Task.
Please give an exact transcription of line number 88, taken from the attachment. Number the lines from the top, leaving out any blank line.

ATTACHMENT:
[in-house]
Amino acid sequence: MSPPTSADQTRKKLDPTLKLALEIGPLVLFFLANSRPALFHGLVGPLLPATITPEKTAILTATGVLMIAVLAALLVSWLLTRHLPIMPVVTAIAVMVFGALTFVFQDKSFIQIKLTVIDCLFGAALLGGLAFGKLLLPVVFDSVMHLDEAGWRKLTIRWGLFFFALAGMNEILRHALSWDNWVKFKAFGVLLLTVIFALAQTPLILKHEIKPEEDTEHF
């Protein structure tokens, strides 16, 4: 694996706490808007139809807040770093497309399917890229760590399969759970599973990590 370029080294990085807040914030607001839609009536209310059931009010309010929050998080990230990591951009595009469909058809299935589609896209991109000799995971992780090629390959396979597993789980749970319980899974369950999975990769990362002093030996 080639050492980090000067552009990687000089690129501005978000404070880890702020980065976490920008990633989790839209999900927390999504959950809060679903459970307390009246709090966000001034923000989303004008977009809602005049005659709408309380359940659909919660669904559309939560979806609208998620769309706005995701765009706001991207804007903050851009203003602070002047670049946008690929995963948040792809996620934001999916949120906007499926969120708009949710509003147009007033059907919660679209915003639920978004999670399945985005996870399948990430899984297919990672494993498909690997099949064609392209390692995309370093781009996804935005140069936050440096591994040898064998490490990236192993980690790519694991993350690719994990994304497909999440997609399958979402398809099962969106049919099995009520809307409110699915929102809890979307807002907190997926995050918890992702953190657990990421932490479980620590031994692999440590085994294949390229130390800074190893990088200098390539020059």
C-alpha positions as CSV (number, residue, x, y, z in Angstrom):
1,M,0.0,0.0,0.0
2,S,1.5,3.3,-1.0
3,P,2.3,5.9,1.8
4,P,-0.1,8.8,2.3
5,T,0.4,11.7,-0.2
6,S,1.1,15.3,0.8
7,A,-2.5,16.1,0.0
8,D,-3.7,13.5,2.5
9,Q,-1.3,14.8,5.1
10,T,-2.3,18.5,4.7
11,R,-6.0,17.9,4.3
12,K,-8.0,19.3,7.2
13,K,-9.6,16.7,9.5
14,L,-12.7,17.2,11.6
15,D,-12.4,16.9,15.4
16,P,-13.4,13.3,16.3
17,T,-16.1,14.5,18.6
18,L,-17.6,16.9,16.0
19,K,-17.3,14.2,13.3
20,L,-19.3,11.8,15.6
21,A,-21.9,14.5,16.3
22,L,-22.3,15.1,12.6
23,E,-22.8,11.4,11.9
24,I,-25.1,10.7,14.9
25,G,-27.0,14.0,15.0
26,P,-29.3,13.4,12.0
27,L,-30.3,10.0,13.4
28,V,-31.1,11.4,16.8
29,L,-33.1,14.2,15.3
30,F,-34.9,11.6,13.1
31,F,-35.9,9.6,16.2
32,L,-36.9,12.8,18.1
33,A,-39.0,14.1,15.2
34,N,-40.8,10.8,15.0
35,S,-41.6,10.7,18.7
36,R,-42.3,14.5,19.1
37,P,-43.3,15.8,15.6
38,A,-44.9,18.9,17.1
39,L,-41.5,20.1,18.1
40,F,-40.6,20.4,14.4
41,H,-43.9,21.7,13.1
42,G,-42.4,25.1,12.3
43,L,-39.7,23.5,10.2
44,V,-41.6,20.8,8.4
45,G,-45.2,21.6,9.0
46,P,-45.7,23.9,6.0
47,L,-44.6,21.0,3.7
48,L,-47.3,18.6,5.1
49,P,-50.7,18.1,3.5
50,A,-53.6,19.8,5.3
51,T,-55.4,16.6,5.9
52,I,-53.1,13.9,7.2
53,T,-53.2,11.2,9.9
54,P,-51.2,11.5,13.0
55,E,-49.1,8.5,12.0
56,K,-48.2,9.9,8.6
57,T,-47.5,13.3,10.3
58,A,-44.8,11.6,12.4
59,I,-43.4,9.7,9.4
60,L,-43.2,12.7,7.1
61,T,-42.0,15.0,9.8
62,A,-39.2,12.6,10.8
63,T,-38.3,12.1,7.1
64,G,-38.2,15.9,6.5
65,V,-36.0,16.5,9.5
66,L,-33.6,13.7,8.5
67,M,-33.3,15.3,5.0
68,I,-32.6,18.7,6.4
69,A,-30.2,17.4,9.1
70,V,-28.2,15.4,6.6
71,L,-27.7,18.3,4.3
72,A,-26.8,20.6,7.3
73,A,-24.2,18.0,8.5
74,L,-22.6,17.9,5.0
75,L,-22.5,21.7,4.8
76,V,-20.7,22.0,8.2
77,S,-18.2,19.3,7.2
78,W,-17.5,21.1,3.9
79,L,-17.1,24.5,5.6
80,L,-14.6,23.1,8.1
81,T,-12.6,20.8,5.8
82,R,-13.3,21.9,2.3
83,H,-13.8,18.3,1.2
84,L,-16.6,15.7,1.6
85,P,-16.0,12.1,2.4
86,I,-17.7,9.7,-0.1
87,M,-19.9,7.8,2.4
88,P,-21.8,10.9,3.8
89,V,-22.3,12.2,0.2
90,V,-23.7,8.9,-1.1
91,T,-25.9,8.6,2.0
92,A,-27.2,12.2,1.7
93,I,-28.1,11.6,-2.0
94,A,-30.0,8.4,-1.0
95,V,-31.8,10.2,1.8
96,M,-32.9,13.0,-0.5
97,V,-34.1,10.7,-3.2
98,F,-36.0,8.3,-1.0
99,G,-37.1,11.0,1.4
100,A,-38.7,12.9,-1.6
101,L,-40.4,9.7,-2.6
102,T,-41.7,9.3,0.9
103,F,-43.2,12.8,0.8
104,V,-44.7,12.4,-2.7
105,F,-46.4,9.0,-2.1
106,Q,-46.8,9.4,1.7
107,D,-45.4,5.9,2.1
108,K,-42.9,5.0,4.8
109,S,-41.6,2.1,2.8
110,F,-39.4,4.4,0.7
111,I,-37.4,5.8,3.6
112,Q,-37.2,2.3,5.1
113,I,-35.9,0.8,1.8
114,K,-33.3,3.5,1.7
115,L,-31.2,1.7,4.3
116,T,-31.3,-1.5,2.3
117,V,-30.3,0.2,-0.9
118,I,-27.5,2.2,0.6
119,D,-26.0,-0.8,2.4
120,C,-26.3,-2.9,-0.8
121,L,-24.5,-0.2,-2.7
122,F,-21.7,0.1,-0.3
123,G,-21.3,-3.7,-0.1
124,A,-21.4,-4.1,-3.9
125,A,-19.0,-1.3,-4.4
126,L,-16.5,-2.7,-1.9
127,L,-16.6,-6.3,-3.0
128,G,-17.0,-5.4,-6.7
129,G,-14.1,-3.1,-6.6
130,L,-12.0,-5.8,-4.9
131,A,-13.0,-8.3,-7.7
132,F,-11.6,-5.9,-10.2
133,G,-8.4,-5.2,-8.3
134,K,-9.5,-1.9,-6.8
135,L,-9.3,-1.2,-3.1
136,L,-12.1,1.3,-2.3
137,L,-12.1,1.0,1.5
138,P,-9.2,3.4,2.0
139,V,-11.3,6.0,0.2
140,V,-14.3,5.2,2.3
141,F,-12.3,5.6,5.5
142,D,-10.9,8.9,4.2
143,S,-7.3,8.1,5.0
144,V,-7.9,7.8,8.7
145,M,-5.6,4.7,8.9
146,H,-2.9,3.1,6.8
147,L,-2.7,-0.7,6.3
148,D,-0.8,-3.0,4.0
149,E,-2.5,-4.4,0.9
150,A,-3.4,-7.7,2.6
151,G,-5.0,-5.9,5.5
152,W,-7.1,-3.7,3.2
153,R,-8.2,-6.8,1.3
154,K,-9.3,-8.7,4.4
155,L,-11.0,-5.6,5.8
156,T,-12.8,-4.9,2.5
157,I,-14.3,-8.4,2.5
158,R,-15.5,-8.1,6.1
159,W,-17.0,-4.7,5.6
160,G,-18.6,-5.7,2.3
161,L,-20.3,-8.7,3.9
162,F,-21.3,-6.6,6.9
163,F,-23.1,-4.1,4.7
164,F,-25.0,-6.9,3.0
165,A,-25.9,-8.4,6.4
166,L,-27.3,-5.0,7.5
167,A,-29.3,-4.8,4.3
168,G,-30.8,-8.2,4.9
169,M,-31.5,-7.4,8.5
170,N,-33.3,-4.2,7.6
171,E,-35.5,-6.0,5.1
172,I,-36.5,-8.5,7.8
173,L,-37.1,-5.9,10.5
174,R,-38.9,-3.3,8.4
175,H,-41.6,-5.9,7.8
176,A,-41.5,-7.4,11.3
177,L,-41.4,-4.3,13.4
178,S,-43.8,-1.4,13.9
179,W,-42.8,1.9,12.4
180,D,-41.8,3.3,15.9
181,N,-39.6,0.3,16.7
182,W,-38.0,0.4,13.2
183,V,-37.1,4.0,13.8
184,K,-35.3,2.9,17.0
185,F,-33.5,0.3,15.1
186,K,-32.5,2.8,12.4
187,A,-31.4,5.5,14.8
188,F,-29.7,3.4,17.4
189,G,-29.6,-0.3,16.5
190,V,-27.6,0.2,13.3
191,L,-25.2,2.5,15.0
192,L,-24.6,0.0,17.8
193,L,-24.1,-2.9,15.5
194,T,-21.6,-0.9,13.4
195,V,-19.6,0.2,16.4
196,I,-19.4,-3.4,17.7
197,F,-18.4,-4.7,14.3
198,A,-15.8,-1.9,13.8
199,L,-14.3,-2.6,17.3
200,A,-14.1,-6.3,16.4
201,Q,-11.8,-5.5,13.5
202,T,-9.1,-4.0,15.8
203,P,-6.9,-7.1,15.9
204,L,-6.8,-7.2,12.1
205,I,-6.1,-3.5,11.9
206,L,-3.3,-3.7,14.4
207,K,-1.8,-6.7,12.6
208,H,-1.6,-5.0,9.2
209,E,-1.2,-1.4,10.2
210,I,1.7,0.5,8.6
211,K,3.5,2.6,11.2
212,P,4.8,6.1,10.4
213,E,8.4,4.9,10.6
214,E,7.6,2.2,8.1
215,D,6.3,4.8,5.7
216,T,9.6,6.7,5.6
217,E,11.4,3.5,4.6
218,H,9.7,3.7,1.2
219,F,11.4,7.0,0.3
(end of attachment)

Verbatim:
84,L,-16.6,15.7,1.6